Temperature Map

Temperatures: Latest D.C. area temperature map. See interactive map on our Weather Wall.

Those strong winds you felt this afternoon, gusting over 30 mph at times, came steam-rolling in along an arctic front which sends temperatures tumbling tonight. Temperatures run some 25 degrees below normal and wind chills…, ugh!

Through Tonight: Bundle up, and I mean it! Temperatures quickly drop below freezing and eventually topple into the teens by the pre-dawn hours. Some of our colder spots plummet into the high single digits. Winds slowly wane over the course of the night from 10-20 mph this evening to 5-10 mph by dawn, but wind chills still bottom out in the single digits to near zero in our colder areas after midnight.

Weather map showing arctic cold front over region this afternoon (National Weather Service)

Tomorrow (Friday): Skies are mostly sunny and winds are light (around 5-10 mph, from the north), but still it’s deceptively cold. Highs range from 23 (far north and northwest areas) to 29 (in the city and southeast). In the afternoon, we may see some increase in high clouds.

See David Streit’s forecast through the weekend. And if you haven’t already, join us on Facebook and follow us on Twitter . For related traffic news, check out Dr. Gridlock.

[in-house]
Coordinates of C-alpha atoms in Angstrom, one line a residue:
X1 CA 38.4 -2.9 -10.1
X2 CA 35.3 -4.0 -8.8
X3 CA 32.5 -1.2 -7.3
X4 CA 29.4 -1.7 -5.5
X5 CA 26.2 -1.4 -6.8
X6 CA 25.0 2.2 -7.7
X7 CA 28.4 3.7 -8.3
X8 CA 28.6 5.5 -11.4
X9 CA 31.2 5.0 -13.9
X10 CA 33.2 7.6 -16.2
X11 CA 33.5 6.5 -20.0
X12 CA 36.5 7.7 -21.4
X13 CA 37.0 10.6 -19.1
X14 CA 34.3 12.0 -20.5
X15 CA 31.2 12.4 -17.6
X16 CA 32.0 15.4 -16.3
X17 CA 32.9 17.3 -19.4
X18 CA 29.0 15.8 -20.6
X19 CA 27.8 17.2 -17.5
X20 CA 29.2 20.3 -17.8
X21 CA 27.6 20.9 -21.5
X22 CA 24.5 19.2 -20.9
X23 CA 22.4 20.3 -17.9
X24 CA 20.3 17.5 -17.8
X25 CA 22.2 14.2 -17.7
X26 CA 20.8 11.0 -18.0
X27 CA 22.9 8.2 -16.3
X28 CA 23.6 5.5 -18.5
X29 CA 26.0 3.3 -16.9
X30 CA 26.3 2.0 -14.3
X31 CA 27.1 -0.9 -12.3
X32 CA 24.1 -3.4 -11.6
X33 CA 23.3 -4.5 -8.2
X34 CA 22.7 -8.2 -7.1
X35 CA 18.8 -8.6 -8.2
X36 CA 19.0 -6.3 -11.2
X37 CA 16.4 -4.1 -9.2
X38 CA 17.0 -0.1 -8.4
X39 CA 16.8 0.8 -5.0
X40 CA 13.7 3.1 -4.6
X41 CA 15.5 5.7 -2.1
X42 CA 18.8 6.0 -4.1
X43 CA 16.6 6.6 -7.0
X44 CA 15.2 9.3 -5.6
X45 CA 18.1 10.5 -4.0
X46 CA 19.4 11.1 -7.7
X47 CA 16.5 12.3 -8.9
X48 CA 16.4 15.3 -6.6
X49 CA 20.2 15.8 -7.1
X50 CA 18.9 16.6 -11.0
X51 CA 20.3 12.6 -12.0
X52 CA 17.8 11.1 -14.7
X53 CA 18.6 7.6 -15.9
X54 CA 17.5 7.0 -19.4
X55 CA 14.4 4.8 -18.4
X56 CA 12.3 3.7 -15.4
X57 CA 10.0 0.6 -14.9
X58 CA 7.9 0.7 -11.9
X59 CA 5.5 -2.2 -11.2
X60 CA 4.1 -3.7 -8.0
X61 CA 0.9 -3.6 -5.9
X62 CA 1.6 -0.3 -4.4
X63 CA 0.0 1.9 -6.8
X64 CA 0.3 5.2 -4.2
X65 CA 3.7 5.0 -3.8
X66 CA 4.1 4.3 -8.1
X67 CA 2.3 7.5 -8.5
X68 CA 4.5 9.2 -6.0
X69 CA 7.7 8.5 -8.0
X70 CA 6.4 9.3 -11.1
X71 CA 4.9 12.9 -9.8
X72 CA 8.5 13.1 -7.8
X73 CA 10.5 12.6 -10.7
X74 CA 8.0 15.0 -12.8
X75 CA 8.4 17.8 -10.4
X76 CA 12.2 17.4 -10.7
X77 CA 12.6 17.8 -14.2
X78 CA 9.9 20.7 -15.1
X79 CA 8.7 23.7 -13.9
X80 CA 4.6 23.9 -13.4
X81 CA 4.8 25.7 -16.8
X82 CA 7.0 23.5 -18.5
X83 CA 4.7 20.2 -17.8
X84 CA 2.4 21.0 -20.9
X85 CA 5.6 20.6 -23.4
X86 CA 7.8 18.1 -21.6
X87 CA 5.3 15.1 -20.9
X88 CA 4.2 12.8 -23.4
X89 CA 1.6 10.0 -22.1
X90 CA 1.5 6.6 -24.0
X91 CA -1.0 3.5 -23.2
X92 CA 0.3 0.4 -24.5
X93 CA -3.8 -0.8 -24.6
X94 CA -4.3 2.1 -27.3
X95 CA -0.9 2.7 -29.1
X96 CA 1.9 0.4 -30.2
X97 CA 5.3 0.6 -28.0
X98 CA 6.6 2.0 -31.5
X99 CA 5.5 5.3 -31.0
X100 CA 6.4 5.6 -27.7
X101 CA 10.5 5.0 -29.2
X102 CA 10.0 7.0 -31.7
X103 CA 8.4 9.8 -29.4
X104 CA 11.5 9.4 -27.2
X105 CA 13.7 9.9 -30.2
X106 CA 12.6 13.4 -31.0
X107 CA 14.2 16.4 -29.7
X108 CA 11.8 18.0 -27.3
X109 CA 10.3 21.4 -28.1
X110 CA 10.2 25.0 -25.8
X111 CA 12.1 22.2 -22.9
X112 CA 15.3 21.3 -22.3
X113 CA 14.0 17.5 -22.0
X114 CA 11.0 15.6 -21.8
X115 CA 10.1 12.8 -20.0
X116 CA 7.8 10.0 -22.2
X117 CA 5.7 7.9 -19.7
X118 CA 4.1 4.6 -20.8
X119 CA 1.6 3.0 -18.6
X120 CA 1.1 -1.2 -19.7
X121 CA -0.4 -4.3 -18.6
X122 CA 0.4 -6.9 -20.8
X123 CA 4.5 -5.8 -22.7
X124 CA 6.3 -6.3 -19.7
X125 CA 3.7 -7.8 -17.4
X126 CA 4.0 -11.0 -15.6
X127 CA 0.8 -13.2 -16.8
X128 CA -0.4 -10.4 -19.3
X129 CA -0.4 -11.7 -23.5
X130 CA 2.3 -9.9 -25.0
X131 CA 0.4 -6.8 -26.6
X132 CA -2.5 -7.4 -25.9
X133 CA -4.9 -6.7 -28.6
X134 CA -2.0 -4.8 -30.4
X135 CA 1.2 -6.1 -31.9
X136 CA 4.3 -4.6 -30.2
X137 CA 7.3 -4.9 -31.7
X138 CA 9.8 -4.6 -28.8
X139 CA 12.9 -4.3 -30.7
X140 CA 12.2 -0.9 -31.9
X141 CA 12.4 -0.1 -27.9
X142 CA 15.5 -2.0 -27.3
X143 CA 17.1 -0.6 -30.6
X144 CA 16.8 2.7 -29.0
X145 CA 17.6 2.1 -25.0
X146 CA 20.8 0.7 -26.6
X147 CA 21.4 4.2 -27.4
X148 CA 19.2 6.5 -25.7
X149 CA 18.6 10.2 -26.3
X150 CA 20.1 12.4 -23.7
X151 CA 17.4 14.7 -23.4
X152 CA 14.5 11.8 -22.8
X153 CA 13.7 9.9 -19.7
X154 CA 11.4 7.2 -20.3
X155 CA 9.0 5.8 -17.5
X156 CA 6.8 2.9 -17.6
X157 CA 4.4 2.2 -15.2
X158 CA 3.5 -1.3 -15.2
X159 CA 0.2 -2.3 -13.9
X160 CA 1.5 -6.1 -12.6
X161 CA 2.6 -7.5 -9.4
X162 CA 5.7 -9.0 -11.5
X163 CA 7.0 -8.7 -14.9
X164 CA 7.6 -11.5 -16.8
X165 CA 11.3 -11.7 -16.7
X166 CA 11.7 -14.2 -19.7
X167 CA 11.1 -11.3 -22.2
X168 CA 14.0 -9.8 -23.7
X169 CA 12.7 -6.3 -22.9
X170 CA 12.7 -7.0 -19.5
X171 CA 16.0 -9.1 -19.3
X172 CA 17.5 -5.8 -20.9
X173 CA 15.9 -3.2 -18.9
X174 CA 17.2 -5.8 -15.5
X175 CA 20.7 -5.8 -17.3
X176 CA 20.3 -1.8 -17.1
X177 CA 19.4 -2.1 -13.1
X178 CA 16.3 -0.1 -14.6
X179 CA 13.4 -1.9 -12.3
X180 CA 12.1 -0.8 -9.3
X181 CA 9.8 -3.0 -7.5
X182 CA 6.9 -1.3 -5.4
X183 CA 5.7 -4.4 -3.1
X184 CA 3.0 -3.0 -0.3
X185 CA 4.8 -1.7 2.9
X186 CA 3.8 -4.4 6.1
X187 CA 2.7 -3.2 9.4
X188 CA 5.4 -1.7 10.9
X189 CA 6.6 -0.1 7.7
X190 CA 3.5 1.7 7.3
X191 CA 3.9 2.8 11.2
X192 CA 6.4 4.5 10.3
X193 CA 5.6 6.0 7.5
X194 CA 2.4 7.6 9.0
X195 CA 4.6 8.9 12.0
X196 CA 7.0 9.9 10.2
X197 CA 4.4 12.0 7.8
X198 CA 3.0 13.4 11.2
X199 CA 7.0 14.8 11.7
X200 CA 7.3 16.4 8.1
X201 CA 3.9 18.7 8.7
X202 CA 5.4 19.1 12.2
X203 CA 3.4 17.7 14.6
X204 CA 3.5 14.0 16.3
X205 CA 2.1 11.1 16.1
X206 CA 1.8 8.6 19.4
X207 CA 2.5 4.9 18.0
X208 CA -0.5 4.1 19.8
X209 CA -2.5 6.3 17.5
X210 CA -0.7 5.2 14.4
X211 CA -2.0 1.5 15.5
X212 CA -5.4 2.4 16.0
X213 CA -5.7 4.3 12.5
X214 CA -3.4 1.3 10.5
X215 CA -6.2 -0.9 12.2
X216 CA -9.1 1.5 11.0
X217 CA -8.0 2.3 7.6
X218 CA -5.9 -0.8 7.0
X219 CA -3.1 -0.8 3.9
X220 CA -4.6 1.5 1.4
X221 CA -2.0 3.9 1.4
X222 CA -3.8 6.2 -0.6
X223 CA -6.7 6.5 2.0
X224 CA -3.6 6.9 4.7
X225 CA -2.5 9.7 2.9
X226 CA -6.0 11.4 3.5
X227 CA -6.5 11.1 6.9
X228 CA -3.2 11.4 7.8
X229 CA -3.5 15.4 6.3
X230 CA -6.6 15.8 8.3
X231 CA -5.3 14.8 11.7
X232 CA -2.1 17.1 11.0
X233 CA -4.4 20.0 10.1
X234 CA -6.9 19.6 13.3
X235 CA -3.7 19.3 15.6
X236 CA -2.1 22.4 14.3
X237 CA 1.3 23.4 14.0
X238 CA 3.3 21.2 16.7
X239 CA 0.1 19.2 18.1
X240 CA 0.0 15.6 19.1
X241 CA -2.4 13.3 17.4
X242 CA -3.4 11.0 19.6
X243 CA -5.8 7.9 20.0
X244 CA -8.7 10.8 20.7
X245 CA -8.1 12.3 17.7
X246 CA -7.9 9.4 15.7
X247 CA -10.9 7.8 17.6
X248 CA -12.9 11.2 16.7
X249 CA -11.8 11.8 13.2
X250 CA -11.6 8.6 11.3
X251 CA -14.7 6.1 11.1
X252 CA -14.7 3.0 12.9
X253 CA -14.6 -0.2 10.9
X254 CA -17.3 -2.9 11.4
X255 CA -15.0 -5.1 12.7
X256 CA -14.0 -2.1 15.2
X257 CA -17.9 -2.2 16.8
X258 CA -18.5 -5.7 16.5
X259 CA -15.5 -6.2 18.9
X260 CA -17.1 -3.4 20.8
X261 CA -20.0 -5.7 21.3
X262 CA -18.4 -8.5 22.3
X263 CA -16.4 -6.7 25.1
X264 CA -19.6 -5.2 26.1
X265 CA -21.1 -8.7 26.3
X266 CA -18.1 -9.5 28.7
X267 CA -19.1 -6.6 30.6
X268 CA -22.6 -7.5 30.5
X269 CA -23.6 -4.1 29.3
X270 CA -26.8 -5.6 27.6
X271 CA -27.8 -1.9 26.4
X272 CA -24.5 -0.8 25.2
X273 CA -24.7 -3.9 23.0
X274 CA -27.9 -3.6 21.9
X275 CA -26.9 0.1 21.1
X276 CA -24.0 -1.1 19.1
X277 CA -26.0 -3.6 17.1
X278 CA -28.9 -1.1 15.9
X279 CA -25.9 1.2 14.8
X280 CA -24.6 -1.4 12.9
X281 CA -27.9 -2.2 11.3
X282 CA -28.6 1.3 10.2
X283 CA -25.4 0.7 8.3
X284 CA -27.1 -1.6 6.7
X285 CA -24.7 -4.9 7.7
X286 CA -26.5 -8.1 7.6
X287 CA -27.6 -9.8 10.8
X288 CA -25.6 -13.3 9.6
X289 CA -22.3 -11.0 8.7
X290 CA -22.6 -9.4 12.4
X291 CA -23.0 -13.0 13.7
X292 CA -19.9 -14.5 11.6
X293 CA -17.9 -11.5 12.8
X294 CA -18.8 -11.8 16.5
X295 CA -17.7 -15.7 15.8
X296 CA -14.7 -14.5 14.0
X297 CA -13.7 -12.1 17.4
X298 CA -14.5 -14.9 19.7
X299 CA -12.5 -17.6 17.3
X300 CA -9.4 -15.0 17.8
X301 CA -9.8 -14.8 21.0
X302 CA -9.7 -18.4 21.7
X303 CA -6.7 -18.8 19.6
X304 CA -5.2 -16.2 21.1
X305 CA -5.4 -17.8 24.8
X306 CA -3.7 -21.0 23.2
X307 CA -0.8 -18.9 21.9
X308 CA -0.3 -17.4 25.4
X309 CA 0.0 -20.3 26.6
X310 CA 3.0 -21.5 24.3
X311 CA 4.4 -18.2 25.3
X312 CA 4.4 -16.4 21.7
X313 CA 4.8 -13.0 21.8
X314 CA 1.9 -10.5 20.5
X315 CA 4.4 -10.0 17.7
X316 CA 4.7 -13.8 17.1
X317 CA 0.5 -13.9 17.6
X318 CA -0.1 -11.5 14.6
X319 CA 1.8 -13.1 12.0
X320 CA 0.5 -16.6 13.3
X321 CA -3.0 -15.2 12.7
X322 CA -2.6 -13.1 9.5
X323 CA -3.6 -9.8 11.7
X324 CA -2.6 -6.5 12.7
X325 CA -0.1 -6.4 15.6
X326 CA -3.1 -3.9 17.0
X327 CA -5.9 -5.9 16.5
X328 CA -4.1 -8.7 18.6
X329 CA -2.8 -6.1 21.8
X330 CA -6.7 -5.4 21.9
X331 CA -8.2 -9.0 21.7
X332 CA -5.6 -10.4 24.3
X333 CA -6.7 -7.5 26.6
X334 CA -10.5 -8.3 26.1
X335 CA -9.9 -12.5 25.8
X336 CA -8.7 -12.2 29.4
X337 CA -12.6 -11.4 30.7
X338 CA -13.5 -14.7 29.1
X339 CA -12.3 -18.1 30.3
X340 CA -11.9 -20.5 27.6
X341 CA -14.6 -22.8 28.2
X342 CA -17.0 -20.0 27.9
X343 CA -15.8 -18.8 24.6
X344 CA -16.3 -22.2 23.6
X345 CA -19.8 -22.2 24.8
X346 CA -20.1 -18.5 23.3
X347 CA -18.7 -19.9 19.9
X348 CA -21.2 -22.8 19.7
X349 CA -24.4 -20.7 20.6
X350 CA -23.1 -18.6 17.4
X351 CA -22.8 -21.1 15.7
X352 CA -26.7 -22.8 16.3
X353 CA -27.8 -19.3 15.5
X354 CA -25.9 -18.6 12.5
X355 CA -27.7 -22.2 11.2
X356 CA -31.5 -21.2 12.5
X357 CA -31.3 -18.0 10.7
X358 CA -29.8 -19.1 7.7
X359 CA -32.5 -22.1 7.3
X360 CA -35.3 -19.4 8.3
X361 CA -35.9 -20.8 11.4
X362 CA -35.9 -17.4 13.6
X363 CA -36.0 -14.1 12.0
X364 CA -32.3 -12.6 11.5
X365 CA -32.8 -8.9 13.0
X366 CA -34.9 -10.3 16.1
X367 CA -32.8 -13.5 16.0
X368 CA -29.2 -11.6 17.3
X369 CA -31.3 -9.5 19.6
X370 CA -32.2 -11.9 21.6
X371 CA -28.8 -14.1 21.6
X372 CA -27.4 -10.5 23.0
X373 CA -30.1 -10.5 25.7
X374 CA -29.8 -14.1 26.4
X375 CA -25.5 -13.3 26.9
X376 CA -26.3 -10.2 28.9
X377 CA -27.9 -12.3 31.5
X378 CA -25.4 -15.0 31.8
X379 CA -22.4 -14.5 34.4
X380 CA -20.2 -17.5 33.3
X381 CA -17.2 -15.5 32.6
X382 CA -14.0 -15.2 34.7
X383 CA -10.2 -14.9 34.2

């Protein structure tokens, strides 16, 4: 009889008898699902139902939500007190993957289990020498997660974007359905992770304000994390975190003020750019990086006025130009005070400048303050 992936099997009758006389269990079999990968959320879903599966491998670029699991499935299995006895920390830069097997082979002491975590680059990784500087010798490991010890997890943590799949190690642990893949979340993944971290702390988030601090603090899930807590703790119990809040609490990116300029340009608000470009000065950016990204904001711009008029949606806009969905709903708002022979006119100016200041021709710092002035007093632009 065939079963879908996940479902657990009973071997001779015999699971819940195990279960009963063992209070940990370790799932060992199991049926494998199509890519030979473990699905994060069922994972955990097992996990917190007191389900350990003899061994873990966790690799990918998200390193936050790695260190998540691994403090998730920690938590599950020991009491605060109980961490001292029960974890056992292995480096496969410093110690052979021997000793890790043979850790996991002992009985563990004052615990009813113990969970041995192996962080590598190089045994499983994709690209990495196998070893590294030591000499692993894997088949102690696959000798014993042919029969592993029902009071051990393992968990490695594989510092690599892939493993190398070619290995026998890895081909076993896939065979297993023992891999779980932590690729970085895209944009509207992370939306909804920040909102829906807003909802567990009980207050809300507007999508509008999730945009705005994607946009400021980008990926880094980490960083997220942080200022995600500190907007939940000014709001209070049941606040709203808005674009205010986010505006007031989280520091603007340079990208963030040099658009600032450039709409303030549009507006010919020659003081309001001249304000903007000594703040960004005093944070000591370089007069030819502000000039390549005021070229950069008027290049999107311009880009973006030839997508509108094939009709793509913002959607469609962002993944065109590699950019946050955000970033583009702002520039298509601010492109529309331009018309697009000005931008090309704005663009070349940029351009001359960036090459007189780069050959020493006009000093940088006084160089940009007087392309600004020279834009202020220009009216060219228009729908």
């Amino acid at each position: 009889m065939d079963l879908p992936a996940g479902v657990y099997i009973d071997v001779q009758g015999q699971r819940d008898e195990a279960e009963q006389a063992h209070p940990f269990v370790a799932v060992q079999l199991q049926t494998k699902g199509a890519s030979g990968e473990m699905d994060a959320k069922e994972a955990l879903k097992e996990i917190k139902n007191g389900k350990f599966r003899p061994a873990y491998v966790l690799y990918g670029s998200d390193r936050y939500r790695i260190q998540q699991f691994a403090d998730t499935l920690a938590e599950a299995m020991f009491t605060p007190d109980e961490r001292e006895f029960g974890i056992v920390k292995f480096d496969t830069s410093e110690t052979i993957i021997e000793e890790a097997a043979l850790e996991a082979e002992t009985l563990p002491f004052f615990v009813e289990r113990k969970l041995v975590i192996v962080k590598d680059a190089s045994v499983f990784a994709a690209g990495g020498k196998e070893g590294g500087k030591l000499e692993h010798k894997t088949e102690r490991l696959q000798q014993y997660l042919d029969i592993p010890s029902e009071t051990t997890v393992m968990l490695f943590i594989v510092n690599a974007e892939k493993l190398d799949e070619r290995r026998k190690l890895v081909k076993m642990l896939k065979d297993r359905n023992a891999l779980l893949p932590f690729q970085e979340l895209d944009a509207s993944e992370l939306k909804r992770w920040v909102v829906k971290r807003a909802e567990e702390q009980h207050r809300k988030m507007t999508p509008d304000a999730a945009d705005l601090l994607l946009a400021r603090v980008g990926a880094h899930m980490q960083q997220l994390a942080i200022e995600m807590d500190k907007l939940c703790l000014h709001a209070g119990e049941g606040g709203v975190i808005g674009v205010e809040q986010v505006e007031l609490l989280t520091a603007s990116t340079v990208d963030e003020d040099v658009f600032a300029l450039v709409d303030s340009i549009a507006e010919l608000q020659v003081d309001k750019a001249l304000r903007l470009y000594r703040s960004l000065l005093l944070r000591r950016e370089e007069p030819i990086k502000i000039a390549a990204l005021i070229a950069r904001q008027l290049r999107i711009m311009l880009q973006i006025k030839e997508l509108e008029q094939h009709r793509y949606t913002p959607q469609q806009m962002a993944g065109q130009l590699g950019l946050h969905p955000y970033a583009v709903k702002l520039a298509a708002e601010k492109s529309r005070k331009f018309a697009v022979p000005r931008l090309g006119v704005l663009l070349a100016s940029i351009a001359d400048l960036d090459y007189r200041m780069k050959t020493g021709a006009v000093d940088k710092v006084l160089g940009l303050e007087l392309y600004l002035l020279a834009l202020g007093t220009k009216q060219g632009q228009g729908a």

Could Friday be in top 10 coldest days so late in the season?: Some of the modeling suggests highs in D.C. tomorrow will do no better than the mid-20s.

NAM model forecasts high temperatures Friday afternoon in the low-to-mid 20s (WeatherBell.com)

That would place it in some rare company for cold so late in the season. CWG’s Ian Livingston sent me this list of the ten coldest days so late in the winter:

2/29/1884 20
3/1/1980 21
3/2/1914 25
3/2/1980 25
3/4/1873 20
3/5/1872 23
3/6/1901 21
3/13/1888 25
3/17/1900 25
3/20/1885 20

In recent days, our day time highs have been running slightly milder than modeled, so I imagine Reagan National Airport should go higher than 25 but it will be interesting to follow.

The record low maximum of 27 degrees (from 1934) for the date is definitely in play.

Interesting reading over last few days:

Where is the National Weather Service’s New Supercomputer?

Offshore wind farms can tame hurricanes, study finds

Can giant walls protect the USA from tornadoes?